The first film I made was a experimental short entitled "Left/Right." It deals with the debilitating suffocation of a creative mental block. It cross-cut images of a person trying desperately to get something onto, literally drawing a blank, with the constant barrage of the outside world. The desired effect would be that the main character is so inundated with thought that to create anything would be impossible. In the end he is left staring at his own hands, useless vessels of his imagination.

I used a few little handy and dandy filmmaking tricks to create this short. For the imagery, I made sure to frame the subjects of each shot on either the left or right side, depending on their relationship with the hemisphere of the brain. I played off the lateralization of the human brain and how one side determines the intuitive and numerical and the other determines the contextual and creative. Ya know, that old chestnut.

This was also the first project that I manually cut, spliced, and even SCRATCHED! Scratching film is exactly what it sounds like. You scratch the emulsion off to write or draw on individual frames of film. I used this method to create the title and even rudimentary animations. I did it with a bent staple and, since one frame is a 24th of a second, IT WAS THE MOST MENTALLY STRENUOUS THING I HAVE EVER DONE!

I showcased this in my class and got a great response! I'm trying to get it digital while maintaining the pops and skips of a projector, cause i think it adds a great effect. When I do you will hear about it. I promise!

For my Film 1 final, I wanted to do something big! So the idea for "PUNK!" came to me in this way: Wouldn't a punk rock take on George Orwell's novel, "Animal Farm" be REAL cool!?
Though not ever made clear, the film takes place during the height of the 90s Massachusetts punk scene, specifically focusing on a punk gang called F.S.U. Members of the gang hold up in an old warehouse, their hang-out and home for years. They eat there, sleep there, slamdance there, and all is looked after by the leader, Old Major. But there is a moral rift in the group. When members of the group led by headstrong Napoleon return from doing something violent, they are met with fury by Snowball, loyal to the group and Old Major. The two sides clash, eventually devolving into a full on brawl that threatens to end the group once and for all.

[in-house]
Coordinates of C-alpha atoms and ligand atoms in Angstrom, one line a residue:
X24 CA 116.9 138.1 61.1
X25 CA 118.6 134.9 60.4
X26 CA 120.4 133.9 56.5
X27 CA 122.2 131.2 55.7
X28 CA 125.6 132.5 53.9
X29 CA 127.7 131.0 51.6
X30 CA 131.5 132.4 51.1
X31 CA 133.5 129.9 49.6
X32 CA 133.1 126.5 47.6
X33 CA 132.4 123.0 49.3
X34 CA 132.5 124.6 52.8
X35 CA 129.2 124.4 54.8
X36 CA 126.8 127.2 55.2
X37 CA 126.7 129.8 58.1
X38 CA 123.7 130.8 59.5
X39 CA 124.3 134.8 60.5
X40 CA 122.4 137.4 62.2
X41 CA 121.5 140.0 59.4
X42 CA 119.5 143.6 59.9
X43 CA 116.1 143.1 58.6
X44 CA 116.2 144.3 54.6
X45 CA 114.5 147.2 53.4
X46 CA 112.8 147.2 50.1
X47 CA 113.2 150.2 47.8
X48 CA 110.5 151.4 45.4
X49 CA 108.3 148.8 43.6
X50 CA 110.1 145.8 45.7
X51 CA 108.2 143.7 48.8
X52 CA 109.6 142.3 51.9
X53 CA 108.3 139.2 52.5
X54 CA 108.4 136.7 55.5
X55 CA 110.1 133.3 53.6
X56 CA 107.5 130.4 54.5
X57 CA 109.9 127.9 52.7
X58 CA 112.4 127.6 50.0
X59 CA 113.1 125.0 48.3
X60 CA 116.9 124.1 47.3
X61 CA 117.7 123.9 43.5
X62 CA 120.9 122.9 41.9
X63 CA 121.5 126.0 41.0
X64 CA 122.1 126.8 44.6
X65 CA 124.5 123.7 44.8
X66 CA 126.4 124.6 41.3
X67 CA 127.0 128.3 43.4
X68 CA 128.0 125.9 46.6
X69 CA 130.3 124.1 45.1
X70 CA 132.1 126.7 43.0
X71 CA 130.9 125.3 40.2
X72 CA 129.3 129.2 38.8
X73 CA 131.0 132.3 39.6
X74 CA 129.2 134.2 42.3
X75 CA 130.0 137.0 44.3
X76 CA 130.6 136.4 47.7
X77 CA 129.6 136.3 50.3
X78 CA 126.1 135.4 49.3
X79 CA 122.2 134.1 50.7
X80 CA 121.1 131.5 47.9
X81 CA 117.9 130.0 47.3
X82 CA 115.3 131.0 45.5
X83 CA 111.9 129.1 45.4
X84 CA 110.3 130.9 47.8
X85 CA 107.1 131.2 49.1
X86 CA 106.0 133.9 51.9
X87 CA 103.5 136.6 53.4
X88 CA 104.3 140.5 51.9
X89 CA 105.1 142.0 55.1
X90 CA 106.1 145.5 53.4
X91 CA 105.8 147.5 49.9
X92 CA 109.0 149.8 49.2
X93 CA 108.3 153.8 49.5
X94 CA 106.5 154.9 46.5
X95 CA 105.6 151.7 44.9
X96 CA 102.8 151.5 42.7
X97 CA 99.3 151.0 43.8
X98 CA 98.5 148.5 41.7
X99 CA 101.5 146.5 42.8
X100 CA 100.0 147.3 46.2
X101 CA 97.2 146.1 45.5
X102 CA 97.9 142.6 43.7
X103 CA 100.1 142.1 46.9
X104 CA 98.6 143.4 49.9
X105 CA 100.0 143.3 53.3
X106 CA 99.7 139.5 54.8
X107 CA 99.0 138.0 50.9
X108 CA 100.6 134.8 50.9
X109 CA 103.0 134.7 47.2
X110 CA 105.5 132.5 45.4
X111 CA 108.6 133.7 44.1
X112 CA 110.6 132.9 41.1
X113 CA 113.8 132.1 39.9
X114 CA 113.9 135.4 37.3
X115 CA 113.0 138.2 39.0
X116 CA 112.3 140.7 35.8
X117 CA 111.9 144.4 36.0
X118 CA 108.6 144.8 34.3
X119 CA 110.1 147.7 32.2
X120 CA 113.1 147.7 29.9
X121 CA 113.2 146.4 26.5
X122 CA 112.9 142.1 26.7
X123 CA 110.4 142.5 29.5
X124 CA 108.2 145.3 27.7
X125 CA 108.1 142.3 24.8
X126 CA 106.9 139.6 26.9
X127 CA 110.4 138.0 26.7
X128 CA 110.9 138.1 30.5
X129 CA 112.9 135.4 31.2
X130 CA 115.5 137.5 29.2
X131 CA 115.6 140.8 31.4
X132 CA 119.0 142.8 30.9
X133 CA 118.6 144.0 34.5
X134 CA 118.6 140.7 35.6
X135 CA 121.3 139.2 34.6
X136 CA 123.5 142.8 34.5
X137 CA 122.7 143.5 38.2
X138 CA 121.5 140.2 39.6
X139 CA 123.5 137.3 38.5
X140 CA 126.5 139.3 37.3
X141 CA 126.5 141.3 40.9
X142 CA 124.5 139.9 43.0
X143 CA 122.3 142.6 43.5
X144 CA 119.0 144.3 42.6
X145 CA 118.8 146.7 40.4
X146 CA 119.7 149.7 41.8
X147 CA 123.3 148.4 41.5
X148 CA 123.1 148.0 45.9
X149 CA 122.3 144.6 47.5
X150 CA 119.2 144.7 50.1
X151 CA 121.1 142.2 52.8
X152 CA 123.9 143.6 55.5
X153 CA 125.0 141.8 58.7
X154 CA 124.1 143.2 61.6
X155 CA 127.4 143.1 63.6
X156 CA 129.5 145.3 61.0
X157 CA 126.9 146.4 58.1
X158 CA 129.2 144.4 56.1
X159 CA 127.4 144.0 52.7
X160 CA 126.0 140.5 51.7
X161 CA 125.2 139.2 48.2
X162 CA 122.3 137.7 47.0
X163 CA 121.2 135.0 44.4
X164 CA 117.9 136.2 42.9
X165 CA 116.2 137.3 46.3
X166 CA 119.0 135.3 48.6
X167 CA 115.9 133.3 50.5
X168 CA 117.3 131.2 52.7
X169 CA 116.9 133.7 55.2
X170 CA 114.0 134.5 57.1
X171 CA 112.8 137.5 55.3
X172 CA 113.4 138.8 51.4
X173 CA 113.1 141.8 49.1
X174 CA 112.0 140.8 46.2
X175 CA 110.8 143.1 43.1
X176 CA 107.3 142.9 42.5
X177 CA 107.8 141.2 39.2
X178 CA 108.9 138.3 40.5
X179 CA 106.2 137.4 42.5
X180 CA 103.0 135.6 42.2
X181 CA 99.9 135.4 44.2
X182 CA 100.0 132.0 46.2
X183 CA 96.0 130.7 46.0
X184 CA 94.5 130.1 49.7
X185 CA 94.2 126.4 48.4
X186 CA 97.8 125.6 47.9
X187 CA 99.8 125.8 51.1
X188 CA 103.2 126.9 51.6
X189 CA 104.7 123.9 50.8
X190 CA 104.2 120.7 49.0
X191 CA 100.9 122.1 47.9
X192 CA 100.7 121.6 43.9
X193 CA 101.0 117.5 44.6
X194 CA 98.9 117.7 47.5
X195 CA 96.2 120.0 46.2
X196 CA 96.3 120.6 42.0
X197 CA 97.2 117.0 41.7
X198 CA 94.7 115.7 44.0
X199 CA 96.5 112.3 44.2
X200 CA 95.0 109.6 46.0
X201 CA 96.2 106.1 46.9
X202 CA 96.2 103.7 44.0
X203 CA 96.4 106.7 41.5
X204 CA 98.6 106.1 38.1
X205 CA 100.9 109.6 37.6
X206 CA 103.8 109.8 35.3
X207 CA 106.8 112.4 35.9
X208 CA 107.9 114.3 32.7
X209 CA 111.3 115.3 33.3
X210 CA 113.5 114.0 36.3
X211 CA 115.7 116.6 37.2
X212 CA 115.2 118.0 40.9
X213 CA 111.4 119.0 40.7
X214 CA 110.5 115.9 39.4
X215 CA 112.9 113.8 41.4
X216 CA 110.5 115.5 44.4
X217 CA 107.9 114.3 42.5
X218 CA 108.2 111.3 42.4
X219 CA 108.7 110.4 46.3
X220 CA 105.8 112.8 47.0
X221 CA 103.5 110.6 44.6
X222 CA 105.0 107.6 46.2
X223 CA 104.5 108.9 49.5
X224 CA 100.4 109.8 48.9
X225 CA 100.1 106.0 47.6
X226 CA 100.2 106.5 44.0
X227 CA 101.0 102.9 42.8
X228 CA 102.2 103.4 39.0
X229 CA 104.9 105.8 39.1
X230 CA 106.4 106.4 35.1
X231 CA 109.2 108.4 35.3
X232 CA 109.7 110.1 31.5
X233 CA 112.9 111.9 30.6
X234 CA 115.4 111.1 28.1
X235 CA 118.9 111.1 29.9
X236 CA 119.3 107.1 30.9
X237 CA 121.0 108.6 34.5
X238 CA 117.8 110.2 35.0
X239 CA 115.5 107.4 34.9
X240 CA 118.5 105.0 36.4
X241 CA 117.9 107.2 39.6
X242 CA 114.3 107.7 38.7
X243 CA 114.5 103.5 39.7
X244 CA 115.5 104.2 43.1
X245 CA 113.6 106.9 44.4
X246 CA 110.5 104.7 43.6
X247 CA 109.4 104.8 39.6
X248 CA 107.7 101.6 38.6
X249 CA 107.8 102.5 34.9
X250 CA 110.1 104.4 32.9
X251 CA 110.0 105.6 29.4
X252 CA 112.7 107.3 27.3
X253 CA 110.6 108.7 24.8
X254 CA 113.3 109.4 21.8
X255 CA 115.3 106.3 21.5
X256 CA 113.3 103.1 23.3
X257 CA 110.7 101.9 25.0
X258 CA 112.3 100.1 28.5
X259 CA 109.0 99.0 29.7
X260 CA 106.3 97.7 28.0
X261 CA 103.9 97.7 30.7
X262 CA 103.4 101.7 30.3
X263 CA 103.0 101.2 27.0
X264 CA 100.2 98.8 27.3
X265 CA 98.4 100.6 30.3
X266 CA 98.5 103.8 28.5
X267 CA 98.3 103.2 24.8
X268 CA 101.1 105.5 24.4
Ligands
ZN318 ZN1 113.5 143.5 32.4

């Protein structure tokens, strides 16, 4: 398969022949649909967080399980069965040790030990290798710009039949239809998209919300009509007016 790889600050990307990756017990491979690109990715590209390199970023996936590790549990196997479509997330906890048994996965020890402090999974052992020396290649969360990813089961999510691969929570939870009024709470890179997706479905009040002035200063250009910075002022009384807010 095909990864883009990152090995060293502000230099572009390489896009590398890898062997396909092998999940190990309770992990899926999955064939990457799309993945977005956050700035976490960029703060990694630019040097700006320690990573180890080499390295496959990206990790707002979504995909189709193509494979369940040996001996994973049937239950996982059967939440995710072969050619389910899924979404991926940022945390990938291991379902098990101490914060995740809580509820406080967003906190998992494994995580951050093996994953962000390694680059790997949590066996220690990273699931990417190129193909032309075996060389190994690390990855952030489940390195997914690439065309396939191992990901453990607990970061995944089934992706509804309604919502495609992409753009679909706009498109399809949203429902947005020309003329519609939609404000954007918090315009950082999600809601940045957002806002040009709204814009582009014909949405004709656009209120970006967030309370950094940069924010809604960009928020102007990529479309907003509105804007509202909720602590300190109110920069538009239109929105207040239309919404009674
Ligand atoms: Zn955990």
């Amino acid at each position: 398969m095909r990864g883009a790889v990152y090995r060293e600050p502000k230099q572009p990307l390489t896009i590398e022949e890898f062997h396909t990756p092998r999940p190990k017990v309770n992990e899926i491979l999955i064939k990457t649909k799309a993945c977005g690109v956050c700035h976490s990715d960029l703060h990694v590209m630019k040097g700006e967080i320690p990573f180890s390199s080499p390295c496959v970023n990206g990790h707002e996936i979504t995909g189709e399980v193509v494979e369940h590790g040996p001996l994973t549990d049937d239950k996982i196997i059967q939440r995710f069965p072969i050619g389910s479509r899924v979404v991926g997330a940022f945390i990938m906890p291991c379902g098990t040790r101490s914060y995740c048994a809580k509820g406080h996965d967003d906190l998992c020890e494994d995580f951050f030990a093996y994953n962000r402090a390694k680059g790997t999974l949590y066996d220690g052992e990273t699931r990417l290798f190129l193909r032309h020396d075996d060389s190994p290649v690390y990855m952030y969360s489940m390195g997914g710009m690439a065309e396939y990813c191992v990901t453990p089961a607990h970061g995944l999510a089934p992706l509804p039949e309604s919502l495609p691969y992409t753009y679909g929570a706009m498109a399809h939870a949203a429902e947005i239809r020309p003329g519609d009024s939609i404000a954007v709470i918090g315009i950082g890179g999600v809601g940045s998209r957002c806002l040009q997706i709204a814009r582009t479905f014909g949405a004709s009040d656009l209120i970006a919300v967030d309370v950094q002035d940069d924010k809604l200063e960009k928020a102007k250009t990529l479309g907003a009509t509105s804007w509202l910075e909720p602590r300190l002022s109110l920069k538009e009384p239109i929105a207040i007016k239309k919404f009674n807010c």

I chose to make this because of my fascination with the F.S.U. punk gang and the ideological dichotomy that they represent. A group so straightedge that they would completely fuck up anyone they saw even having a drink. Even their name has a split stigma: did it mean "Friends Stand United" or "Fuck Shit Up"?
So I shot the thang on 16mm using a Bolex (*pictures up here were taken by on-set photographer Marc Bliss, but I'm hoping this is how the film ends up looking) at an amazingly warehouse in Billerica that was at the same time beautiful and disgusting, like punk itself. My cast, made up of entirely friends was amazing! They took to this story like a fish to water, and I love them for it! Whether it was slamdancing while I yelled at them or taking off their clothes in 50 degree weather, they did for me! Thanks YOU!

Everything came together nicely, except, of course for the sun. Living in Massachusetts in winter means living where the sun sets at 3pm. So my last couple rolls of film may or may not have been exposed. I sent the footage out the other day, asking for a couple rolls to be pushed one stop, but we won't know how it looks til it comes back. Of course, you will all know when I do!

3.) The FUTURE!?!?!?!

I got big things a-coming my friends! Fellow student filmmaker, Greg Hanson, and I proposed a script to National Broadcasting Society. The script is titled... are you ready?... THY KILL BE DONE! And ya know what... that's what I'm leaving ya with. Get ready for more!